The controversy eventually died down, with more questions than answers. The dates were alleged to have been sold in the markets.

But with her handing of the Covid-19 palliative fund, Ms. Farouq is once again at the centre of controversy. Much like the National Poverty Eradication Programme (NAPEP) launched in 2001 by the government of President Olusegun Obasanjo, aimed at reduction of absolute poverty, but which ended up being hijacked by the rich to their own benefit, the Social Intervention Fund which has seen billions expended ostensibly on the poor, and especially at this period Coronavirus induced lock down, but which has from available feedback, failed to reach the supposed poor as allegations of corruption and lopsidedness continue.

Fortnight ago, Ms. Farouq claimed that 2.6 million vulnerable persons have been identified, and are currently benefiting from the Federal Government’s N20,000 Conditional Cash Transfer (CCT), within just few days after the government announced the policy. The ministry subsequently released videos of the said distribution, but, which showed chubby looking women that didn’t cut the image of the poorest of the poor; people with less than N5000 in their bank accounts which she said the funds were meant for.

Many wondered first how such number of people could have been identified within one week. And indeed, most Nigerians spoken to by this medium and many who took to social media to react to the claim by the minister said they neither received any palliative nor are aware of anyone who did.

Fielding questions from journalists in Abuja on Thursday April 2, Farouq said six vulnerable people were identified in each household, and out of the 2.6 million hoseholds, Nasarawa has 8,271; Katsina 6,732; Abuja 5,982 and Anambra 1,367. She said the ministry had 11.4 million households already captured and was working to capture additional 1 million.

But questions remained as to whether there were real people who actually got the funds, the modalities for disbursement and the criteria for identification. On Tuesday April 7, the national assembly summoned Ms. Farouq to a meeting during which both the Senate President, Ahmad Lawan and Speaker of the House of Representatives, Femi Gbajabiamila faulted the mode of implementation and called for more transparency, even as they demanded that the disbursement be backed by an act of the Assembly.

“We need to put on our thinking cap and work out some strategies on how to identify the poorest persons in Nigeria. I think we have not been able to reach far out there to get them properly captured,” had Lawan said.

On his part, Gbajabiamila said, “The questions are going to be asked, how do you come about your list, how comprehensive is your distribution list? What are the parameters? What is the geographical spread? So, these are tough questions that are going to be asked but I want you to look at them as frank questions that we need to ask.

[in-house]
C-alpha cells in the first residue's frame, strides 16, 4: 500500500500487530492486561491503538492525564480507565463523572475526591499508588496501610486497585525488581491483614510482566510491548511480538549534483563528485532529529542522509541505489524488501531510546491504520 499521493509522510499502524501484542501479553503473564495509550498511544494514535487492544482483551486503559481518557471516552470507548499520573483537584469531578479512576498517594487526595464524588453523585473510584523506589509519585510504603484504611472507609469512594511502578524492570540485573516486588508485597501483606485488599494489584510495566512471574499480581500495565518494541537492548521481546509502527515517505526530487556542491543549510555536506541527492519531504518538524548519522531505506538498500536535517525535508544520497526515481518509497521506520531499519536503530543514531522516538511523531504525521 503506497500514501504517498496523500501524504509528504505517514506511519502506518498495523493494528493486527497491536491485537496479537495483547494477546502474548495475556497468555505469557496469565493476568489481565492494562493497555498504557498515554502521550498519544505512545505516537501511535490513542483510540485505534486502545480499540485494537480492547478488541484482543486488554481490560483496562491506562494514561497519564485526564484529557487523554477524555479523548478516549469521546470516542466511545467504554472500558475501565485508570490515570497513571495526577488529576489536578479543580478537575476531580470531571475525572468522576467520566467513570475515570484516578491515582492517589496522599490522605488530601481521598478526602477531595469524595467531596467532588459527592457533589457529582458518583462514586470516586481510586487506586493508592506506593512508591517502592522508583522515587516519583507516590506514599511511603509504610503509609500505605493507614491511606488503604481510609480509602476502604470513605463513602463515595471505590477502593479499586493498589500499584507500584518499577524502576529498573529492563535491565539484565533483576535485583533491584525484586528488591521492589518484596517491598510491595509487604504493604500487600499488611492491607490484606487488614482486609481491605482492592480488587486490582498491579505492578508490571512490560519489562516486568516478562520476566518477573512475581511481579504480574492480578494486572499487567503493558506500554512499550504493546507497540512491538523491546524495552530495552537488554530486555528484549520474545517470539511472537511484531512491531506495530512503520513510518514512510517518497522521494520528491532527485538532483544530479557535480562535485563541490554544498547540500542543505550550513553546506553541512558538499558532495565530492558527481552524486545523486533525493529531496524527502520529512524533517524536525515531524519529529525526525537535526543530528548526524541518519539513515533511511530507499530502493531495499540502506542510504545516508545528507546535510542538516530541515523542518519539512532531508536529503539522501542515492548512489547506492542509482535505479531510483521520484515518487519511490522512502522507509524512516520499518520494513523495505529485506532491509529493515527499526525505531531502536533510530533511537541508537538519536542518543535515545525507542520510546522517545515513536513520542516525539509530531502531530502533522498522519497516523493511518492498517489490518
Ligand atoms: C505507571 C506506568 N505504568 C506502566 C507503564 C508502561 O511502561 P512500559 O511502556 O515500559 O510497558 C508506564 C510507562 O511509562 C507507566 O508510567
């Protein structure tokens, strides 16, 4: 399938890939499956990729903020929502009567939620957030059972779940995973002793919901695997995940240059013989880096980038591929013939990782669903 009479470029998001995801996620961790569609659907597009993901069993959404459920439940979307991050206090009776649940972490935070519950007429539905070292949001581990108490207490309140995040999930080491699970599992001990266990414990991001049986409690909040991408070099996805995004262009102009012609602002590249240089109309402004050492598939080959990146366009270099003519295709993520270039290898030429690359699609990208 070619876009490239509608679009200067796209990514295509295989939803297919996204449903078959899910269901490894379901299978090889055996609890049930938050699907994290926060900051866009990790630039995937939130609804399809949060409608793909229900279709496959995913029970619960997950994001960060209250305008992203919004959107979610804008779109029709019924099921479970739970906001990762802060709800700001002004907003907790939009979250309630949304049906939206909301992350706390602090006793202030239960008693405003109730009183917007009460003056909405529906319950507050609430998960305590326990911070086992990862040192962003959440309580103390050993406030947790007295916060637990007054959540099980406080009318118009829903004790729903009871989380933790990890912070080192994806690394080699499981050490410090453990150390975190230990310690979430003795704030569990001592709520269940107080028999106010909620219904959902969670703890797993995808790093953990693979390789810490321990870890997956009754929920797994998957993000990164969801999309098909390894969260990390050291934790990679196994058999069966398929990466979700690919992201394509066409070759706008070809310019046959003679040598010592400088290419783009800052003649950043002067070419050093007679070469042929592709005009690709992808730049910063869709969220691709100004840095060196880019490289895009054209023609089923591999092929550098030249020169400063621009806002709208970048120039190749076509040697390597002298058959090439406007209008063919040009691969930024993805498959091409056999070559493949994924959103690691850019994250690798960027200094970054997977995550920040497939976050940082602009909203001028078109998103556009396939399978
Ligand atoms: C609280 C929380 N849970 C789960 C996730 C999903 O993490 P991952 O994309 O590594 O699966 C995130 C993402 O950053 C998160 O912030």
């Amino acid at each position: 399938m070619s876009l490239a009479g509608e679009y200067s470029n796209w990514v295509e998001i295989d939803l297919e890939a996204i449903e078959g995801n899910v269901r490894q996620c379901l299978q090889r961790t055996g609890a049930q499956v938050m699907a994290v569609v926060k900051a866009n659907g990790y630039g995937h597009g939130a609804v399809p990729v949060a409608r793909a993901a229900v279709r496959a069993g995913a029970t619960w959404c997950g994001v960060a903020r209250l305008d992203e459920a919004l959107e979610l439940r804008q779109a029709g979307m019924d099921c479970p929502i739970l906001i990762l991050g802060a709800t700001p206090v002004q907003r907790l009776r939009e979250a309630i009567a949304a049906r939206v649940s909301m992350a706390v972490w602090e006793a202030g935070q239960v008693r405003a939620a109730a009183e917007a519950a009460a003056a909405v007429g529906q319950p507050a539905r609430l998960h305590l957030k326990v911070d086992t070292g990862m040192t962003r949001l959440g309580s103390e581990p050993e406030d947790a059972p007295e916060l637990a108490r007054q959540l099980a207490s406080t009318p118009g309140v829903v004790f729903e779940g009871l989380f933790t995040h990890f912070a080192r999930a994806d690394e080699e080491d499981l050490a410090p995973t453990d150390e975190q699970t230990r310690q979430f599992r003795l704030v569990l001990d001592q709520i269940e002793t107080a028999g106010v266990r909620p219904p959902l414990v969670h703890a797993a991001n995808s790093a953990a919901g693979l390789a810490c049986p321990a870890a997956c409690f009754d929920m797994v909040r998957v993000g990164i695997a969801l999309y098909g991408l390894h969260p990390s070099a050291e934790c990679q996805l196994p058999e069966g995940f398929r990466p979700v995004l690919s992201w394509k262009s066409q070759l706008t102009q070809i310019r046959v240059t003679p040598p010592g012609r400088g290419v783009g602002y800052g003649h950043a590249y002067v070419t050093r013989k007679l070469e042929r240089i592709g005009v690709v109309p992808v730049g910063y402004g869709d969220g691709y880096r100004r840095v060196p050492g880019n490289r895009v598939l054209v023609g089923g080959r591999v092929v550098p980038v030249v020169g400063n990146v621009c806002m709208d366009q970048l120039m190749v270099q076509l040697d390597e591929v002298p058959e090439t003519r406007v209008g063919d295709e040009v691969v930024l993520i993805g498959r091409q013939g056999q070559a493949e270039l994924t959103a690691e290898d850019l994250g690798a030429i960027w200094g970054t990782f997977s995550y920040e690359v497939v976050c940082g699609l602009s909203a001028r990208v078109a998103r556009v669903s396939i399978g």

“If you really want to define the meaning of representation, if that was being practised in the real meaning of representation, then, we shouldn’t be here, because all the questions we want to ask, we should already have the answers. We should be providing those answers to the Nigerian people we represent.

“But if they ask me, as the Speaker of the House, or ask the Senate President or any of my colleagues here, we are going to be struggling for answers. If we were really representing, then, we will not need to ask, because we will have the answers.”

Following the intervention, Special Adviser to the President on Social Investments, Mrs. Maryam Uwais, disagreed with both the Senate President and Speaker of the House, noting that they both “got it wrong” and were trying to compromise the intervention programme.

Uwais said “it has become necessary to respond to the unfortunate allegations made at the National Assembly on the 7th of April 2020, for the purpose of safe-guarding the entitlements of the poorest of Nigerian citizens, whose benefits are likely to cease, because they are not known or connected to National Assembly members or any other person of influence.

“Protecting the integrity of the NSR, which development has been a painstaking process over the past four years, along with the huge investment and effort expended on data that is critical for development and poverty analysis; and

“Ensuring compliance with the World Bank Financing Agreement (FA) signed by Nigeria and the World Bank, as well as the Memorandum of Understanding signed by Nigeria, the Swiss Government and the World Bank, to facilitate the return of the funds recovered from the Abacha family”.

Her claims prompted another intervention from the national assembly leadership which in a statement by the Special Adviser to the Senate President on Media and Publicity, Ola Awoniyi advised officials and agencies of government to exploit their access to the legislature in making clarifications before reacting to newspaper reports on its deliberations.

“The comments at the meeting were not made to denigrate any official but to make the scheme more effective in the delivery of its critical mandate and these comments were well taken by the Honourable Minister and her delegation. The minister was honest enough to admit that the NSIP had some ‘challenges’ and also bedeviled with ‘intrigues’ which she was yet battling with” Awoniyi said.

On its part, the House of Reps in a statement by its spokesperson, Benjamin Kalu, rejected Uwais’ claims, noting that, “We are aware that Madam Uwais has on certain occasions, including a TV interview on Channels TV’s Sunrise Daily programme, cited Section 14 of the Freedom of Information (FOI) Act as providing an exemption by which the FG can refuse to reveal details of the NSIPs to the National Assembly.